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What’s a Balance Sheet?

By W.W. Mayes

While I do believe that a business is its people, you must also have money to be in business. Over the years, I have had more small business people complain about this one area than anything else: managing the numbers. I have had more excuses given to me by business owners for having poor-to-no real accounting books on their business.

The problem is that you have no idea where you are, where you have been and if you even can stay in business to ask where you are going without good accounting. I can’t count how many business owners use their checking account balance to tell them if they are alright. The crazy thing about this is that while this is madness in itself, their checking accounts weren’t even balanced. With the availability of user-friendly programs such as Quick Book, there are no valid excuses for not keeping good books if there ever were any such good excuses.

The first two accounting terms a business owner must understand are Assets and Liabilities.

Projecting your balance sheet can be quite a complex accounting problem, but that does not mean you need to be a professional accountant to do it or to benefit from the exercise. The desired result is not a perfect forecast but rather a thoughtful plan detailing what additional resources will be needed by the company, where they will be needed and how they will be financed. Using your last historical balance sheet as a starting point, project what your balance sheet will look like at the end of the 12 month period covered in your Profit & Loss and Cash Flow forecasts.

How will the year’s operations affect assets, debts and owners’ equity? For example, if you are planning significant sales growth in the coming year, go through the balance sheet item by item and think about the probable effects of assets.

ASSETS: Inventory and Accounts Receivable will have to grow. New equipment may be needed for increased production. You may draw down on cash to finance some of this. Now, since a balance must balance, you need to consider the effects on the other half of the statement, liabilities and equity.

LIABILITIES & EQUITY: Some of the growth may be financed by profits retained in the business as Retained Earnings. Your Profit and Loss Projection will tell you how much might be available from that source. Funds may be contributed by the owners through contributions of more invested capital or loans to the company (notes payable to stockholders). Suppliers may provide some of the financing via increased Accounts Payable. The rest will have to be financed by borrowing, which can be short term loans (due within twelve months) such as a line of credit or by long-term debt (maturity greater than twelve months).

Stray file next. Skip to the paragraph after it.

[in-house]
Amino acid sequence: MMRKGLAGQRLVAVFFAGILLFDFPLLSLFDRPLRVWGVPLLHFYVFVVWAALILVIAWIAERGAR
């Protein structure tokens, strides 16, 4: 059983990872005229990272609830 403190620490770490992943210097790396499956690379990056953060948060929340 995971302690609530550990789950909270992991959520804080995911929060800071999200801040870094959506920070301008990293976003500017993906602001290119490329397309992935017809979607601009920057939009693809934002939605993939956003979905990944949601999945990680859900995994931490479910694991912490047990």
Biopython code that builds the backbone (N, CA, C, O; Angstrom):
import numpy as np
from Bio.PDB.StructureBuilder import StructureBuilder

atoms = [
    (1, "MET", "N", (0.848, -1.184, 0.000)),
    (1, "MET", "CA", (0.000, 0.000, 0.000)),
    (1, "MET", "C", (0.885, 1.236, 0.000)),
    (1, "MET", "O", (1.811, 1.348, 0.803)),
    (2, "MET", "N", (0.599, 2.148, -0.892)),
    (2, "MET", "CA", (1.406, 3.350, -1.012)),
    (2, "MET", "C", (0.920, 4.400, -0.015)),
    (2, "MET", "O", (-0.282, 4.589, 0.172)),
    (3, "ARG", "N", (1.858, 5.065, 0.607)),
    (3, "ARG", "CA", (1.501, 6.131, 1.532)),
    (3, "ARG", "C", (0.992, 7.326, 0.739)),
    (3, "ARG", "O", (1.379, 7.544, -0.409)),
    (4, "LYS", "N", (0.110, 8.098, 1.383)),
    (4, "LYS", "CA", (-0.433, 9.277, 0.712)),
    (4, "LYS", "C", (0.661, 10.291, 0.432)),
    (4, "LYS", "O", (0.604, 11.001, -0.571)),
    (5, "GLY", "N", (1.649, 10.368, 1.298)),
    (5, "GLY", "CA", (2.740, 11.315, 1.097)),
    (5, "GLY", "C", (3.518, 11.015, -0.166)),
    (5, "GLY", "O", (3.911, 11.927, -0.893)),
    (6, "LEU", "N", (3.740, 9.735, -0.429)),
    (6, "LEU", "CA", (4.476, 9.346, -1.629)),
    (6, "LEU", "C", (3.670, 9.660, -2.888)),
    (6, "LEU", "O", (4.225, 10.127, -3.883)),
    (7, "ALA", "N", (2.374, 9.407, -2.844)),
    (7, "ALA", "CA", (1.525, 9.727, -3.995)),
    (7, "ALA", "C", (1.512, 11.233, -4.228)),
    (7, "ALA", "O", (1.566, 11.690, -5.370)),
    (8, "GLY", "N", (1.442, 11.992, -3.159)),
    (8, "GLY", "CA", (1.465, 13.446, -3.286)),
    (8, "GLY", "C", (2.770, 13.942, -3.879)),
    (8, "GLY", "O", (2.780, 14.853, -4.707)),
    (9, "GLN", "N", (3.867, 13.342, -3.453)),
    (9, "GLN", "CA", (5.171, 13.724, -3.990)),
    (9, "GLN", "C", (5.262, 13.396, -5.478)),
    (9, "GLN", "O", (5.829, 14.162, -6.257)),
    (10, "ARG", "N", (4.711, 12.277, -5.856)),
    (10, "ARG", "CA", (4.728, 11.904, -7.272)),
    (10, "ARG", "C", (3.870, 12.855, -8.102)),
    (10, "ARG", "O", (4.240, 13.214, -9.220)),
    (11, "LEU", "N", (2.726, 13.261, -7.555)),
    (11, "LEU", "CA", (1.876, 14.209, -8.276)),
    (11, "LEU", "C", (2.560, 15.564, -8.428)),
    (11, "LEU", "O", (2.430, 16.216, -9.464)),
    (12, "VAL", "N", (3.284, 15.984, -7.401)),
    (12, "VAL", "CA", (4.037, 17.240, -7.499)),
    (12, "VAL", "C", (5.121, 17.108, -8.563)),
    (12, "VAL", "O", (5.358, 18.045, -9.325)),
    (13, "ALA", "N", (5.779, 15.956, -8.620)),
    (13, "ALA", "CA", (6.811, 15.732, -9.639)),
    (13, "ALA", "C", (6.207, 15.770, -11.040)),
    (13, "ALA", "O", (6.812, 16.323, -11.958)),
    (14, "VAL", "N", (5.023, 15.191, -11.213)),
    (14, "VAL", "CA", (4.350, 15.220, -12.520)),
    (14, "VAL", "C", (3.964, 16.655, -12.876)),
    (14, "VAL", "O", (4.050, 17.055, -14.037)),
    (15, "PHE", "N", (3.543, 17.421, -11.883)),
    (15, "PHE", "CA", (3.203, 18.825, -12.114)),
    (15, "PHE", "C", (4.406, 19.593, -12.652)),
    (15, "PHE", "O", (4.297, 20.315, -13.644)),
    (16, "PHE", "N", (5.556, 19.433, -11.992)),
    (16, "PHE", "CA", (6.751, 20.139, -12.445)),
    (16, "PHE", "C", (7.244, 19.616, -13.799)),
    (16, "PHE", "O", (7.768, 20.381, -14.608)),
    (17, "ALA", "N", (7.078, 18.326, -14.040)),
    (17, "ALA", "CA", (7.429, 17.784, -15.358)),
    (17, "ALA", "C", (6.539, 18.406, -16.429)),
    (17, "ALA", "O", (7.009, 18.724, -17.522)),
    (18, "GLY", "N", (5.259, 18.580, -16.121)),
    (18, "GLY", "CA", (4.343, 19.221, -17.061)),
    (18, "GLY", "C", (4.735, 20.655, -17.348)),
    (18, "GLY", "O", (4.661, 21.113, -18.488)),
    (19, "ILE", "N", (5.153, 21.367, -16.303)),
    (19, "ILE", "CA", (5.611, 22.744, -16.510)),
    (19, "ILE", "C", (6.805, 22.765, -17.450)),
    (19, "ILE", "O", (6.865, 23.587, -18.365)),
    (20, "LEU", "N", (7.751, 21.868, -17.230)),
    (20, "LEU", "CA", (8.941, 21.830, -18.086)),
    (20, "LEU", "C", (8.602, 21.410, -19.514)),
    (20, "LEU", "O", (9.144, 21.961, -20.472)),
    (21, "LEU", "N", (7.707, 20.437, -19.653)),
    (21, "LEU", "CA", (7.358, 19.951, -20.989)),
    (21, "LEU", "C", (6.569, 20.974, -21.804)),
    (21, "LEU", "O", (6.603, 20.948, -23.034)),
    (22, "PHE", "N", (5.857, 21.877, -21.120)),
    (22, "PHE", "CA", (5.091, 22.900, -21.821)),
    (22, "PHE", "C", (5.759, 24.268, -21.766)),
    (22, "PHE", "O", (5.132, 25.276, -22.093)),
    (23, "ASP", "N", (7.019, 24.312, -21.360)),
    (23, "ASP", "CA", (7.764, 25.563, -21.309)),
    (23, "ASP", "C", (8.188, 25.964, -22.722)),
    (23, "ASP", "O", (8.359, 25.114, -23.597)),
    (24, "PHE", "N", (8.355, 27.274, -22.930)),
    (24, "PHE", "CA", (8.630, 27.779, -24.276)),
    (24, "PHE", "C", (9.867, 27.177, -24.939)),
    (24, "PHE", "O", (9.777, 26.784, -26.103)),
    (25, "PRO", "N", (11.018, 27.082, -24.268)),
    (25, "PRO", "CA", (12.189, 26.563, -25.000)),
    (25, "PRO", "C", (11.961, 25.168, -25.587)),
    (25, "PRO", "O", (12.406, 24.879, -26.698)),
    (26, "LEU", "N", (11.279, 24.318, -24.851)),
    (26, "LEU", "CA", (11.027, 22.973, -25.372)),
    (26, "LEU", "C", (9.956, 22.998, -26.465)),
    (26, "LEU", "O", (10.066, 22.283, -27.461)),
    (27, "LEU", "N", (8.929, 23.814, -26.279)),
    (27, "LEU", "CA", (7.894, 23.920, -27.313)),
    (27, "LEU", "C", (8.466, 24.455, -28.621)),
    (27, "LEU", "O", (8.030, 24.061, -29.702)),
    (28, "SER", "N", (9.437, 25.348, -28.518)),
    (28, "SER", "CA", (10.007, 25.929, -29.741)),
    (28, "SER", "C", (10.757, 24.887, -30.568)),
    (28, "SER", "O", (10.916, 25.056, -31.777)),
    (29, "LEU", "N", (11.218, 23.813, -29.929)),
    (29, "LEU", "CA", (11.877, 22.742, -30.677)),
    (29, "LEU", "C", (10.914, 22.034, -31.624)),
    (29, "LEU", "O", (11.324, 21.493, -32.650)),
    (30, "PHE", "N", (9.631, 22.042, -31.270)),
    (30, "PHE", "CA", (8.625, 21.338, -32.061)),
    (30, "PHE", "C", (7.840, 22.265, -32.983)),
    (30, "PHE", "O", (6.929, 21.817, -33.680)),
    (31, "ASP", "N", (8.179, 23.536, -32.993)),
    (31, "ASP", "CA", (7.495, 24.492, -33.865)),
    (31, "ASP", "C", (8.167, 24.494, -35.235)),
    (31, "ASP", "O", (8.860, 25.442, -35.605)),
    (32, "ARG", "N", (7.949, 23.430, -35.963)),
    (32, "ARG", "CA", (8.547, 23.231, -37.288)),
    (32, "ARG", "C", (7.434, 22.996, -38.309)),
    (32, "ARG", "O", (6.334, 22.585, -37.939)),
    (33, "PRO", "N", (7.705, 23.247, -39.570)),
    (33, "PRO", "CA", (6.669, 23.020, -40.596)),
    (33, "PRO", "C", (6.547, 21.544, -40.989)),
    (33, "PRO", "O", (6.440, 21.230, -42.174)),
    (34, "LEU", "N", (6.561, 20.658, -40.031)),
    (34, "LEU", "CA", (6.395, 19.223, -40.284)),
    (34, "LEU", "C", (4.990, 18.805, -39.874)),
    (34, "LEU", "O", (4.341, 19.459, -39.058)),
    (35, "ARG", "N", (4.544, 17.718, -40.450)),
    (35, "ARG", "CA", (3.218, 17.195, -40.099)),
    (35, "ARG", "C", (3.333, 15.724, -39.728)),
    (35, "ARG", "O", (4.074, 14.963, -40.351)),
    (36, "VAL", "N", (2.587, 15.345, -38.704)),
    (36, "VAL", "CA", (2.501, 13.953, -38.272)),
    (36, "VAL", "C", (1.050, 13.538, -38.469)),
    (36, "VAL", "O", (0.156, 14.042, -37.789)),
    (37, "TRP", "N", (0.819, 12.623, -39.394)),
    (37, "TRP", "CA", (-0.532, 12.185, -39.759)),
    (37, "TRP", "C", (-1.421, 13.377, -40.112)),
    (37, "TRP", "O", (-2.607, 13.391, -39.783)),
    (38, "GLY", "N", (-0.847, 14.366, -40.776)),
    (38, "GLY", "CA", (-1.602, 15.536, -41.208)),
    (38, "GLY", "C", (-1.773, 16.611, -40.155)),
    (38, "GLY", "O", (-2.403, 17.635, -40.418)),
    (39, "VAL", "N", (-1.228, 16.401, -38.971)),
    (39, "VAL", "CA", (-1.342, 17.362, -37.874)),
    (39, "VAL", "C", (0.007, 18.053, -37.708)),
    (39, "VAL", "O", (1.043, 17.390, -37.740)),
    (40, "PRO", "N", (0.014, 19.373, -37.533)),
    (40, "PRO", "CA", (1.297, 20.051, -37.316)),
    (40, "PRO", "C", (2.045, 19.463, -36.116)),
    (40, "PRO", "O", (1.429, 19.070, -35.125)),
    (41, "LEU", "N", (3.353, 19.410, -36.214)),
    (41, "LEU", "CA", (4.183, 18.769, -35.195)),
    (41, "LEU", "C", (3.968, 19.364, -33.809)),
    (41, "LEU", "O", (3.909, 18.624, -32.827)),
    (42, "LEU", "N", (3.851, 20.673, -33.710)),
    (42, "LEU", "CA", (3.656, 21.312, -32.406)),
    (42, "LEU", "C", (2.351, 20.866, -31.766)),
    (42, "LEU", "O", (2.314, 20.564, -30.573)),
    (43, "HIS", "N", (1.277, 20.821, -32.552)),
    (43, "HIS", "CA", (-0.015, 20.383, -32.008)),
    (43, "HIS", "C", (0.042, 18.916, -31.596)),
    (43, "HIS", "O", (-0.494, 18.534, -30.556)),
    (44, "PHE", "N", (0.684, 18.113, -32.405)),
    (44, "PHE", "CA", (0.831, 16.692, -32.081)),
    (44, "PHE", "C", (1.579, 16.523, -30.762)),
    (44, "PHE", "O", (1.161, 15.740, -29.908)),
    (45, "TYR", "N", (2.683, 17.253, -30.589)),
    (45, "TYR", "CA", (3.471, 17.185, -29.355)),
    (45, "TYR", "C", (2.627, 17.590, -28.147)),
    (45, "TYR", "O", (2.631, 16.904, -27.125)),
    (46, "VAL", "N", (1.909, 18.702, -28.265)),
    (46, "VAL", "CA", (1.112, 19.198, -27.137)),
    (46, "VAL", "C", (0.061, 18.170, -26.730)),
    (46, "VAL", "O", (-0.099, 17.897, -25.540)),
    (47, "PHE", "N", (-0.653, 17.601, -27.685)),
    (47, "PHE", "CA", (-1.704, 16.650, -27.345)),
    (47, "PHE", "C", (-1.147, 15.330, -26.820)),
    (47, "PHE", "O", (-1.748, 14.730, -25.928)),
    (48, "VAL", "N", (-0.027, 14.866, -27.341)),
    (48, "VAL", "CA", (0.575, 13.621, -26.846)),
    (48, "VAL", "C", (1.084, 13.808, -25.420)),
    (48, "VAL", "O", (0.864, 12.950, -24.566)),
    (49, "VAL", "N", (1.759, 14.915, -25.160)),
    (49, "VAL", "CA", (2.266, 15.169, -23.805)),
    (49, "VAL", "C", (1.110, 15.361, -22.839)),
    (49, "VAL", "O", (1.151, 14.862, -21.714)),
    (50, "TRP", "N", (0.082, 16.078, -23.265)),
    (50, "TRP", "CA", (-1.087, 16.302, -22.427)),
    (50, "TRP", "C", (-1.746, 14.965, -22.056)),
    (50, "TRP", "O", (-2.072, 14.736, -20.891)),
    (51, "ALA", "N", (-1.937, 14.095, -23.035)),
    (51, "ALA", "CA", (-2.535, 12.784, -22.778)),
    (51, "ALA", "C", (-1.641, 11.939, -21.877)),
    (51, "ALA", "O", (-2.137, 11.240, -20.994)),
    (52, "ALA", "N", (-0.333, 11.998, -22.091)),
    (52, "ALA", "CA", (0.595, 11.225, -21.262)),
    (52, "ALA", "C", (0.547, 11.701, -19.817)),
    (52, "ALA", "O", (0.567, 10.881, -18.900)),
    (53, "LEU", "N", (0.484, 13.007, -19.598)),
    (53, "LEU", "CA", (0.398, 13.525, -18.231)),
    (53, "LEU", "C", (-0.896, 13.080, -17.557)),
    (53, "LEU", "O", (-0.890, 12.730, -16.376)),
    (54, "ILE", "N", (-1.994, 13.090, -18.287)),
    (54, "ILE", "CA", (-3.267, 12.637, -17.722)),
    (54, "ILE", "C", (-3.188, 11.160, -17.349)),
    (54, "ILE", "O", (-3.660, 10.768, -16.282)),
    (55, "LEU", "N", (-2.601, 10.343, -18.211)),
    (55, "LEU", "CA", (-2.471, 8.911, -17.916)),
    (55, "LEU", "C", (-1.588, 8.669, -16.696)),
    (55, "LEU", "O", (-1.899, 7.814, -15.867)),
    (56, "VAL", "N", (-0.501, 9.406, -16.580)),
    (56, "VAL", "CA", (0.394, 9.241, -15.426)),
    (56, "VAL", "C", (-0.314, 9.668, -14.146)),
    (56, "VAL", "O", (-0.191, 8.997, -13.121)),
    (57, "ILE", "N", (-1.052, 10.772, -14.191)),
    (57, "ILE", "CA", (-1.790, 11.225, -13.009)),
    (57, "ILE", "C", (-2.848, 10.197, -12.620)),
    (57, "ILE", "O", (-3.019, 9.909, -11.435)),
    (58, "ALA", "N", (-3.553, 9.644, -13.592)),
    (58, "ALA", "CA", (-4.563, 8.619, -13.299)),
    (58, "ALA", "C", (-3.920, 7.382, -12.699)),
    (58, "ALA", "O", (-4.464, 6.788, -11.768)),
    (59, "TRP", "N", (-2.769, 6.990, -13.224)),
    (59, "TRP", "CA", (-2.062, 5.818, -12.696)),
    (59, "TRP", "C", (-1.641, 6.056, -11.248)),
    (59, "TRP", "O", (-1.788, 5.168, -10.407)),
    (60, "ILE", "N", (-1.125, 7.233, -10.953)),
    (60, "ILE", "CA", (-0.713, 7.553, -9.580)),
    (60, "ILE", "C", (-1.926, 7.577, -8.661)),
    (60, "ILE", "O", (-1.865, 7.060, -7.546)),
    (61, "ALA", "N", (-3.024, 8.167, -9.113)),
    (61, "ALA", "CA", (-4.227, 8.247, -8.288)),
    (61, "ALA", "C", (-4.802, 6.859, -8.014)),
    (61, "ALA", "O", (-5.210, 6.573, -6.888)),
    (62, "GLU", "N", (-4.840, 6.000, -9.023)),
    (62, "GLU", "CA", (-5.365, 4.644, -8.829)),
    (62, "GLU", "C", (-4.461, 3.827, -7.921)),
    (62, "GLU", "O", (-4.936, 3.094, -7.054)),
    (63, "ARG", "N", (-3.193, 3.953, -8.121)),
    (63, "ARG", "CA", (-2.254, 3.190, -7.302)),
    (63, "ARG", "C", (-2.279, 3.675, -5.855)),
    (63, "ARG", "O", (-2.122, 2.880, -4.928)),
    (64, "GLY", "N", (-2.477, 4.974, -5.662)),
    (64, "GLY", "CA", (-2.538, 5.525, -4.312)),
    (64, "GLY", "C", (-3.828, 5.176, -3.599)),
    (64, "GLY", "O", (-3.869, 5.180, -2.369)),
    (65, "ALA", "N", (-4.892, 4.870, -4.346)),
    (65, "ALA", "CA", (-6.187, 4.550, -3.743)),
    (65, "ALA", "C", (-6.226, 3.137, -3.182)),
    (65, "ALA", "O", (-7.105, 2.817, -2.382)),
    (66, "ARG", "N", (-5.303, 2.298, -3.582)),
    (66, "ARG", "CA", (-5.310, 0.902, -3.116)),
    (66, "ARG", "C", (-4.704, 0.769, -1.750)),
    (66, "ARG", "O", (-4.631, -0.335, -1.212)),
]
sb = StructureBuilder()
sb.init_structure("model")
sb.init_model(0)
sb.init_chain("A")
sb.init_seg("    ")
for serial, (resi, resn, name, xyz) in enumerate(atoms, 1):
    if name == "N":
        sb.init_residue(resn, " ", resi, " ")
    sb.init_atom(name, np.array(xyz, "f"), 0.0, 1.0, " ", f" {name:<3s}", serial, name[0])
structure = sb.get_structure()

Technical Tips:
1. Your firm’s balance sheet no doubt has more lines than the template. For clarity and ease of analysis, it is recommended that you combine categories to fit into this compressed format.
2. As always, for projections, we recommend that you condense your numbers. Most people find it useful to express the values in thousands, rounding to the nearest hundred dollars; for example, $11,459 would be entered as 11.5.
3. In the Fixed Assets section, the “LESS accumulated depreciation” figure is the total of all depreciation accrued over the years on all fixed assets still owned by the company. Be sure to enter it as a negative number so the spreadsheet will subtract it from Total Fixed Assets.
4. In Owners’ Equity, “Retained Earnings-Beginning” is retained earnings as of the last historical balance sheet or the end of the last fiscal year. “Retained Earnings-Current” is net profit for the period of the projections, less any owner’s draw (for partnerships and proprietorships) or dividends paid (for corporations).

The following are the itemized items to be used for calculating the Assets and Liabilities column of your balance sheet:

BALANCE SHEET As Of __________ (Date)
Current Assets
Cash in Bank
Petty Cash
Net Cash
Accounts Receivable
Prepaid Insurance
Total Current Assets
Fixed Assets
Less Depreciation
Net Land & Buildings
Less Depreciation
Net Equipment
Current Liabilities
Accounts Payable
Vacation Payable
EI Payable
CPP Payable
Federal Income Tax Payable
Total Customs & Revenue
WCB Payable
Pension Payable
Union Dues Payable
Medical Payable
PST Payable
GST Charged on Sales
GST Paid on Purchases
GST Owing
Total Current Liabilities
Long-Term Liabilities
Long-Term Loans
Total Long-Term Liabilities
Owner’s Equity – Capital
Owner – Draws
Retained Earnings
Current Earnings
Total Earnings

Once again, the above template is an example of the different categories of assets and liabilities that may apply to your business. The Balance Sheet will reproduce the accounts you have set up in your General Ledger. You may need to modify the categories in the Balance Sheet template above to suit your own business.

Once you have your Balance Sheet completed, you’re ready to write a brief analysis of each of the three financial statements. When you’re writing these analysis paragraphs, you want to keep them short and cover the highlights rather than writing an in-depth analysis. The financial statements themselves (the Income Statement, Cash Flow Projections, and Balance Sheet) will be placed in your business plan’s Appendices.